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On the History of the Artin Reciprocity Law in Abelian Extensions of Algebraic Number Fields: How Artin was Led to his Reciprocity Law

  • Günther Frei
Chapter

Abstract

Artin’s Reciprocity Law (1923/26) for Abelian extensions of algebraic number fields is the central theorem of Class Field Theory which, by the Theory of Takagi (1920) [64], is the Theory of Abelian Extensions of Algebraic Number Fields. Abelian extensions of algebraic number fields have been studied extensively in the second half of the 19-th century,in particular by Kronecker(1853,1856,1877,1882), Weber (1886/87, 1897/98) and Hilbert (1896, 1897, 1898) who laid the foundations and discovered many fundamental properties of the Class Fields. These discoveries were made possible by the thorough study of a particular kind of Abelian extensions, namely the study of cyclotomic fields initiated by Gauss (1801) [24, Sect. 7] and carried further by Kummer (1847-1874). The term Abelian in connection with algebraic extensions (or, at that time, algebraic equations) was coined by Kronecker in 1853, first related to algebraic equations as ‘Abelian equation.’ 1 By this Kronecker referred to polynomials with cyclic Galois group. However, Kronecker was already then aware of the more general polynomials with Abelian (in the modern sense) Galois group, since he is referring on page 6 (in [45], Werke, Bd. 4) to the fundamental treatise of Abel of 1829 which appeared in Volume 4 of Crelle’s Journal [1], just two months before Abel’s death, and where Abel states explicitly the condition for commutativity θθ 1x =θ1θx in his assertion that a polynomial with Abelian Galois group is solvable (with radicals). Abel says there on page 479 of [1]: “En général j’ai démontré le théorème suivant: ‘Si les racines d’une équation d’un degré quelconque sont liées entre elles de telle sorte, que toutes ces racines puissent être exprimées rationnellement au moyen de l’une d’elles, que nous d’signerons par x; si de plus, en désignant par θx, θ1 x deux autres racines quelconques, on a θ1 x = θθ 1 6x, 1’ equation dont il s’agit sera toujours résoluble algébriquement.’ ” (In general I have demonstrated the following theorem: If the roots of an equation of any degree are related to each other in such a way that all these roots can be expressed rationally by means of one of them, which will be denoted by x; if, in addition, we have θθ1x = θ1θx, where we denote by θx, θ1 x any two other roots, then the equation in question is algebraically solvable [that is, solvable by radicals].) Later in 1877 [48] Kronecker used the term ‘Abelian equation’in the larger sense to mean a polynomial with Abelian Galois group in our modern sense. He says there on page 66 (in [48], Werke, Bd. 4) that he now calls ‘Abelian equation’ an equation having the property that all its roots x are rational functions of any one of them and if θ 1 and θ2 are two of these functions then θ1θ2x = θ2θ1x. He then calls ‘simple Abelian equation’ the equation he treated in 1853, namely the equation with cyclic Galois group of prime order. That he had already used the term ‘Abelian equation’ in the paper of 1853 in the special case of cyclic equations is justified by Kronecker by the fact that the ‘Abelian equation’ can be reduced to the ‘simple Abelian equation,’ or as Kronecker says on page 69 (in [48], Werke, Bd. 4), that every root of any Abelian equation is a rational function of roots of simple Abelian equations.2 This justification is repeated in his paper of 1882 on the composition of Abelian equations.3 In the paper of 1853 Kronecker also states the famous theorem that any root of a (simple) Abelian equation [that is a cyclic equation] with integral rational coefficients can be represented by roots of unity, that is, is contained in a cyclotomic field over the rational number field.4 The same theorem is stated by Kronecker in his paper of 1877 in the case of the general Abelian equation with integral rational coefficients.5 It was later proved by Weber (1886) [67] and more simply by Hilbert (1896) [41]. In both papers Kronecker also stated his Jugendtraum for an analogous theorem for Abelian equations with coefficients in a quadratic imaginary number field. This theorem was proved partially by Weber (1908) [69] and Fueter (1914) [23] and completely by Takagi (1920) [64]. Both theorems have plaid a crucial rôle in the history of class field theory.6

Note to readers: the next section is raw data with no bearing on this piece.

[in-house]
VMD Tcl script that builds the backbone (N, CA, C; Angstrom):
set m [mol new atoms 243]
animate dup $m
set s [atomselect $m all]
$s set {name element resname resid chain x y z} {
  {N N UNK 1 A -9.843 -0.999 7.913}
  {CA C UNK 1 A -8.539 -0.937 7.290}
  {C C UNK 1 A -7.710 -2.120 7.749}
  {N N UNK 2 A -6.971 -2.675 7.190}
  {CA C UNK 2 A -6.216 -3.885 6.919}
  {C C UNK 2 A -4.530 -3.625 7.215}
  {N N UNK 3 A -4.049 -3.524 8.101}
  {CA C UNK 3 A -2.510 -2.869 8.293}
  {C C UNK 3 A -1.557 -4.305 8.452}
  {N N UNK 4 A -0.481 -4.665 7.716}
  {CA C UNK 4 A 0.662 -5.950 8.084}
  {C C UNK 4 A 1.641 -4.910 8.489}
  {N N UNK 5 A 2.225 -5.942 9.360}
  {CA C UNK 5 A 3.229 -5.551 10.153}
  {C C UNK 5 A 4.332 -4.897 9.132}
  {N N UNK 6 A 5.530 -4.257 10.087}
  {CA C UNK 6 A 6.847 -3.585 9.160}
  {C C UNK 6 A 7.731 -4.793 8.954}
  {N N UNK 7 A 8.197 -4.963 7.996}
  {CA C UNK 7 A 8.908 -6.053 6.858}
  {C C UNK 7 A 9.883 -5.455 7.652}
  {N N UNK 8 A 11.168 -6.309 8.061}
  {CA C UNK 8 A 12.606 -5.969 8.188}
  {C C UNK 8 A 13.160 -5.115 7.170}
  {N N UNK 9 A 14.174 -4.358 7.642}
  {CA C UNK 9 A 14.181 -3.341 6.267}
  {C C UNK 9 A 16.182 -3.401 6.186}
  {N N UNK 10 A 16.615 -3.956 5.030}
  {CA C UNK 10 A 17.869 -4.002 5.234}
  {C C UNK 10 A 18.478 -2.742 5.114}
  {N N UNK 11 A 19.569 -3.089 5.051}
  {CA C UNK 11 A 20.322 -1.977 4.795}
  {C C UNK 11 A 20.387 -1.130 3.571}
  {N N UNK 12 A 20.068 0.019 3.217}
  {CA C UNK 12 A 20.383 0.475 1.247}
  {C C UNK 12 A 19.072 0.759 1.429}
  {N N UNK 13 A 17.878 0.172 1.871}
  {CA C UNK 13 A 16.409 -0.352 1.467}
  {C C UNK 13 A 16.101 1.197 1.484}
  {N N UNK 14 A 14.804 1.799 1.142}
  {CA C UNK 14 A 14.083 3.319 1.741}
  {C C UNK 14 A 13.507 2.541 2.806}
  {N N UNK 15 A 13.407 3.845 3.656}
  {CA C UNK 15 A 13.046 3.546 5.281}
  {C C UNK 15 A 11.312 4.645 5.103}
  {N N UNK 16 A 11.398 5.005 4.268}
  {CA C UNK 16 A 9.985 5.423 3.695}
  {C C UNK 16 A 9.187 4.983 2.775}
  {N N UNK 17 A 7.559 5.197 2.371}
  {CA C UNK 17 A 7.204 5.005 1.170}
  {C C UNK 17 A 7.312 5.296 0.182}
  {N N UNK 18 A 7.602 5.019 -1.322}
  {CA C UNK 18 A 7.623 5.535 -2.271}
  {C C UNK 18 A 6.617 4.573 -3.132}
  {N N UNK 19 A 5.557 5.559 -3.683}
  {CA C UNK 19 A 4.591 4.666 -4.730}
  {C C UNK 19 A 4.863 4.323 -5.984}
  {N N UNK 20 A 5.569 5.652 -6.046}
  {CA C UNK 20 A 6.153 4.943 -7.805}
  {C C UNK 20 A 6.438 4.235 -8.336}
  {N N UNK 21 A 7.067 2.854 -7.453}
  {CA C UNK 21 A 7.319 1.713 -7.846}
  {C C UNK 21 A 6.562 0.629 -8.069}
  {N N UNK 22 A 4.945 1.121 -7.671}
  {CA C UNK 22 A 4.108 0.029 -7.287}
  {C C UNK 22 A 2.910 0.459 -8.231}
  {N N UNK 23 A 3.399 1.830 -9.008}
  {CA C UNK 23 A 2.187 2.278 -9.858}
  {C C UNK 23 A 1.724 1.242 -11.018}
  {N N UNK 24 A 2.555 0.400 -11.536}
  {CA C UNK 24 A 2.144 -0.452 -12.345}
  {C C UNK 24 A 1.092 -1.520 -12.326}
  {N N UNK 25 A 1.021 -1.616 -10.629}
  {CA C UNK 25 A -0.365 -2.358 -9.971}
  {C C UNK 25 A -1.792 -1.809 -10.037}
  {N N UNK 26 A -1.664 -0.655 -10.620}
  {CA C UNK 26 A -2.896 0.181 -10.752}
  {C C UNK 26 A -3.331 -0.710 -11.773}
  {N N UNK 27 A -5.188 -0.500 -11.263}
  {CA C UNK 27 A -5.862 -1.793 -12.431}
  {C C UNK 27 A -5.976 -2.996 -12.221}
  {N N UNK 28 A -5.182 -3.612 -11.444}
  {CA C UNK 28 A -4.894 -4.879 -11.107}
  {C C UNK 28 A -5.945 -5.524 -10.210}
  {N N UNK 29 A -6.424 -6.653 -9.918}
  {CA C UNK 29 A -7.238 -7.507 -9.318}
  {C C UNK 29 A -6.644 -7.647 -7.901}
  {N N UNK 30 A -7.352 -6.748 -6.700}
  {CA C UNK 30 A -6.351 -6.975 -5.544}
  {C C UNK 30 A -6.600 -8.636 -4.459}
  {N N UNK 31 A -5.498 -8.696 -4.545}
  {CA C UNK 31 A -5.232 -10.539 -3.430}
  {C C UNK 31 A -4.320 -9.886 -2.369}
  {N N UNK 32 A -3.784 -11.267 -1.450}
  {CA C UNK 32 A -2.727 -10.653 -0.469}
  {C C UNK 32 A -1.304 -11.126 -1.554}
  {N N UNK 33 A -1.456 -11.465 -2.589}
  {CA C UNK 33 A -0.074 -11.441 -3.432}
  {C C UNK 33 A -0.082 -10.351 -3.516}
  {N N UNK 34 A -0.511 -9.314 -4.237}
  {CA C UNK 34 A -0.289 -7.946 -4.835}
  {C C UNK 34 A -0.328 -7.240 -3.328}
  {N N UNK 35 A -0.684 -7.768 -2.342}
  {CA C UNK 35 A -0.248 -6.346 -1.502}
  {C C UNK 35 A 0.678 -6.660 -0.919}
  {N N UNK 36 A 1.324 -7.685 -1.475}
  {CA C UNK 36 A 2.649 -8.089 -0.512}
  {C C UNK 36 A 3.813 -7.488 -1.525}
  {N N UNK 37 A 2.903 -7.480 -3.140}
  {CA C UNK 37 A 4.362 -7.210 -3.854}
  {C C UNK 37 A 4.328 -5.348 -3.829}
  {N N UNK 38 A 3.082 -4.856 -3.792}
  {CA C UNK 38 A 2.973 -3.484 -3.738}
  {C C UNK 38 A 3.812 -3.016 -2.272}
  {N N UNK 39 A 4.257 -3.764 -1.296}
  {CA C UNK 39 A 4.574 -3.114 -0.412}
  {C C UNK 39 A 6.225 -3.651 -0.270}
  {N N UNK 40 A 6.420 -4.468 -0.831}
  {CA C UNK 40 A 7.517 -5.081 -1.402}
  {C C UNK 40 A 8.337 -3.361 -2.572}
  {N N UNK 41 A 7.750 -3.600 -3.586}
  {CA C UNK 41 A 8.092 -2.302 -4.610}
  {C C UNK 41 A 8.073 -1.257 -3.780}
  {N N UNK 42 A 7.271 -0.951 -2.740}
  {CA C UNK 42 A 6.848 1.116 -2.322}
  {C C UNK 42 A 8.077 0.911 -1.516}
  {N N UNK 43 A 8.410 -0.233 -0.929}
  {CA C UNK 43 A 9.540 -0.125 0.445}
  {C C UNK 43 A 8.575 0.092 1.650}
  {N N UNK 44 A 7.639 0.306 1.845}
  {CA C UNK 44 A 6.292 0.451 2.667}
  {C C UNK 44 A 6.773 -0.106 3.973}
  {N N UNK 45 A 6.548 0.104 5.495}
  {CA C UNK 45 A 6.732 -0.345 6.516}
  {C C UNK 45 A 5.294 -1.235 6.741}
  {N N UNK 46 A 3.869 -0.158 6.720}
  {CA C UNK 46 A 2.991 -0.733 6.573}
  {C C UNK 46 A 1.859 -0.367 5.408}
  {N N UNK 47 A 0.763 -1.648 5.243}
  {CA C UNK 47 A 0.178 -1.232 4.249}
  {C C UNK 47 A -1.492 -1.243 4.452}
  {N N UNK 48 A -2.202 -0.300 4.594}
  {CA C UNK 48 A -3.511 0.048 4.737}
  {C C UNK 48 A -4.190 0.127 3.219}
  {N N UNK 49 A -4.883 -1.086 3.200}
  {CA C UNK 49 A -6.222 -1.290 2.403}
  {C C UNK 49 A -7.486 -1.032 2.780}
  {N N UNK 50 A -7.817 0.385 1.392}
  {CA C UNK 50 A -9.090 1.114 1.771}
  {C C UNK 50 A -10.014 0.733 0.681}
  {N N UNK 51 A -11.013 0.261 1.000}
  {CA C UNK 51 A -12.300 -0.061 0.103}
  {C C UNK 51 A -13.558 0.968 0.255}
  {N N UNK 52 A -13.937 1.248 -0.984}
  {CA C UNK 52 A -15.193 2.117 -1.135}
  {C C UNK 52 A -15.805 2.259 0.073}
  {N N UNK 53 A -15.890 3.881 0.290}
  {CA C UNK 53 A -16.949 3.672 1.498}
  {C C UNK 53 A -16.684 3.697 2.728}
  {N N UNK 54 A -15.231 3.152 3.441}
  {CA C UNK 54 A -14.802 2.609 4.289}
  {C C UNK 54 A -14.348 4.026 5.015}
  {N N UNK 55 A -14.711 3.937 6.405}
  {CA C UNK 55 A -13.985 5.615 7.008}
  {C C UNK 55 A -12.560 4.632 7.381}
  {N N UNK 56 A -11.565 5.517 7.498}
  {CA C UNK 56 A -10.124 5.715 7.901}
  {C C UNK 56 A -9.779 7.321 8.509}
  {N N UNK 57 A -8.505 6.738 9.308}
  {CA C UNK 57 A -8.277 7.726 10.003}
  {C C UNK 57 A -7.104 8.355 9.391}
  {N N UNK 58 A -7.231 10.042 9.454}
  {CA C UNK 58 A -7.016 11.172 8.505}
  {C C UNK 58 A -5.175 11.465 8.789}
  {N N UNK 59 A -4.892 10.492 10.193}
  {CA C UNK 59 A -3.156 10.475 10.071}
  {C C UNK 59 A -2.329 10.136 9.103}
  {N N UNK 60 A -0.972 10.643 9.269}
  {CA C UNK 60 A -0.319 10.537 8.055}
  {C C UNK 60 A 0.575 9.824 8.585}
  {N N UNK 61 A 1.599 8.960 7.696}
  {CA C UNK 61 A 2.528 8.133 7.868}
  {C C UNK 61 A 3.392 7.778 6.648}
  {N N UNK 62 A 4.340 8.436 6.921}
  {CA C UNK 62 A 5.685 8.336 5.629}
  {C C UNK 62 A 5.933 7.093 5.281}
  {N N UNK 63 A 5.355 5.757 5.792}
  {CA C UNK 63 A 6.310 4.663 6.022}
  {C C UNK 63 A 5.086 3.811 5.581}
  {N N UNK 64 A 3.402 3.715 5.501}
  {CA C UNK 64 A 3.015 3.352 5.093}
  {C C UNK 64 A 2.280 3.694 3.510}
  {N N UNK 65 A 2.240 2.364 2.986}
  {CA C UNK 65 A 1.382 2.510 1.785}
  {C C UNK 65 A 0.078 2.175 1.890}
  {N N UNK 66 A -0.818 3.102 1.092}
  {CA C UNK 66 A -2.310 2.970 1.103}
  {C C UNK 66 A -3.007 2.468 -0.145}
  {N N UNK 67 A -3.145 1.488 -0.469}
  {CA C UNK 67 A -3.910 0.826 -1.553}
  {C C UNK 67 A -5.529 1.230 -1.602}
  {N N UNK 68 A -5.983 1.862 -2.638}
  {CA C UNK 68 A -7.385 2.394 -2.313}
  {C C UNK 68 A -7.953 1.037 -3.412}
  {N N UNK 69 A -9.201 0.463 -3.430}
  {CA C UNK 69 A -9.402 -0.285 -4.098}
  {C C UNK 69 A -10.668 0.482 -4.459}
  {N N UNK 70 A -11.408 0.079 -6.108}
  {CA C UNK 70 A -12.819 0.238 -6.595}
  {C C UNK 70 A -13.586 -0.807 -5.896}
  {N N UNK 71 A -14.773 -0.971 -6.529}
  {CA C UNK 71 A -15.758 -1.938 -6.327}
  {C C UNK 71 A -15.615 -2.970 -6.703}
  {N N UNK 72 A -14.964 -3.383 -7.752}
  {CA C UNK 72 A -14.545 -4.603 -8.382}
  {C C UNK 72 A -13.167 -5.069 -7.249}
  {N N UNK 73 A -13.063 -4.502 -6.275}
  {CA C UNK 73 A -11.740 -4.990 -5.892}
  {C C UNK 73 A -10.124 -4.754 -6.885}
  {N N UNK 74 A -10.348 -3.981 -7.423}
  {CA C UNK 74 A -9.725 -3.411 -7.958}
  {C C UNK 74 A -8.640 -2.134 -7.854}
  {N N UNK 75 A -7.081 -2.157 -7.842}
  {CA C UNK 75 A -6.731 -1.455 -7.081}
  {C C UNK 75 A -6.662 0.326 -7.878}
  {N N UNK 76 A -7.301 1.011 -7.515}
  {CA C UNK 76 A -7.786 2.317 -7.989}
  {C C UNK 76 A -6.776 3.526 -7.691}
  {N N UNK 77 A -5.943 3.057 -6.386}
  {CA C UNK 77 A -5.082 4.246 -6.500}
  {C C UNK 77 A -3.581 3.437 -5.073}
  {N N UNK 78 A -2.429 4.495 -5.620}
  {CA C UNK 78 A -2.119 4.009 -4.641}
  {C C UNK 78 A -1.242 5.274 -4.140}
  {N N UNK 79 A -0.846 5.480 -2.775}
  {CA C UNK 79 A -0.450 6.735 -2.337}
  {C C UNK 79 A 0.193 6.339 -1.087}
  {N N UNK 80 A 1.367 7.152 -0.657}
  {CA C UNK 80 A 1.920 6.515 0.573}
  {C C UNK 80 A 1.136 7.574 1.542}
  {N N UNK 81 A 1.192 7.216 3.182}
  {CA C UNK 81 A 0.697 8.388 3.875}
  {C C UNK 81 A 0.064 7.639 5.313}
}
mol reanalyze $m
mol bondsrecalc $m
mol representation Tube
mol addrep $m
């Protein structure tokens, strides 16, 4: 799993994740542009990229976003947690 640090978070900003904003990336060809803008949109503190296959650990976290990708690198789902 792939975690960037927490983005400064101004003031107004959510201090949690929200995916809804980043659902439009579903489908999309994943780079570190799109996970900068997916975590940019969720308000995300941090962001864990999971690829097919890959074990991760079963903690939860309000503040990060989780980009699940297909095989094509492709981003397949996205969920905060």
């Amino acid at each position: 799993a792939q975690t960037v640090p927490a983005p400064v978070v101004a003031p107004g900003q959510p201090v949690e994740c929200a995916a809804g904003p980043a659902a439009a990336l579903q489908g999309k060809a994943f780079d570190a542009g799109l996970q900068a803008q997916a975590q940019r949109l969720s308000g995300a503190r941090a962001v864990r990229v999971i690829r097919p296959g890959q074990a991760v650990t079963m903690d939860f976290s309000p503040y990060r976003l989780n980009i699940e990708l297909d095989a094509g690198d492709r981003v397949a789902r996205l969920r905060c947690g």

Keywords

Prime Ideal Galois Group Class Number Irreducible Polynomial Riemann Hypothesis 
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